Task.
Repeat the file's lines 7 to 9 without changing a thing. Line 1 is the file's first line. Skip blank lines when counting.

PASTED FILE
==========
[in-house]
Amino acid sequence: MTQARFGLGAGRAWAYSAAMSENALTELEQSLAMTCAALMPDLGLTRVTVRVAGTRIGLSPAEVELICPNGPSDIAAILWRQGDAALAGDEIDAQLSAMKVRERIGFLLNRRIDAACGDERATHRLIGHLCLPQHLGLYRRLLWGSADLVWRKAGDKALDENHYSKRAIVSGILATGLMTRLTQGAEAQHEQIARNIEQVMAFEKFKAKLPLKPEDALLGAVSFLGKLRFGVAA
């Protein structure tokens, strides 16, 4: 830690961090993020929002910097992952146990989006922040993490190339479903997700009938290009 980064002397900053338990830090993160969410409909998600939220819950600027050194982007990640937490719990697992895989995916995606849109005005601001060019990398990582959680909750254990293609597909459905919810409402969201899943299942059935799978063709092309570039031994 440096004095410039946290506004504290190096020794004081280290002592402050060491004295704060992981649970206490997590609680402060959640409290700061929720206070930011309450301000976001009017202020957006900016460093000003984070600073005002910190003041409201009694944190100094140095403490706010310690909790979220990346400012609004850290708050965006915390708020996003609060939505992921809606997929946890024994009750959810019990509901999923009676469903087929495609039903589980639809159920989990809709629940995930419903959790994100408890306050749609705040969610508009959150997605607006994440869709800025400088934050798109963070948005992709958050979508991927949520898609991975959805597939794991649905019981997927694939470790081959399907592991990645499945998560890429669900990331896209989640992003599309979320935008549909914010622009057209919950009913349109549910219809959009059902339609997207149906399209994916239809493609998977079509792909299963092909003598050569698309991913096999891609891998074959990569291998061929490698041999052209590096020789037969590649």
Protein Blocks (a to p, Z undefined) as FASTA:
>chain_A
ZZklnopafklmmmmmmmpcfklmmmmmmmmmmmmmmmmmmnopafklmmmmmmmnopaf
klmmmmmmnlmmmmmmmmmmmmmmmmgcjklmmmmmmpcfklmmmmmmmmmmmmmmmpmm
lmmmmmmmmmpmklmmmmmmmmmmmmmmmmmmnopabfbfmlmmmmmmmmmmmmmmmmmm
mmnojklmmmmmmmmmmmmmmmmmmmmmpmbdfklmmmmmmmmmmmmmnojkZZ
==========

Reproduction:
klmmmmmmnlmmmmmmmmmmmmmmmmgcjklmmmmmmpcfklmmmmmmmmmmmmmmmpmm
lmmmmmmmmmpmklmmmmmmmmmmmmmmmmmmnopabfbfmlmmmmmmmmmmmmmmmmmm
mmnojklmmmmmmmmmmmmmmmmmmmmmpmbdfklmmmmmmmmmmmmmnojkZZ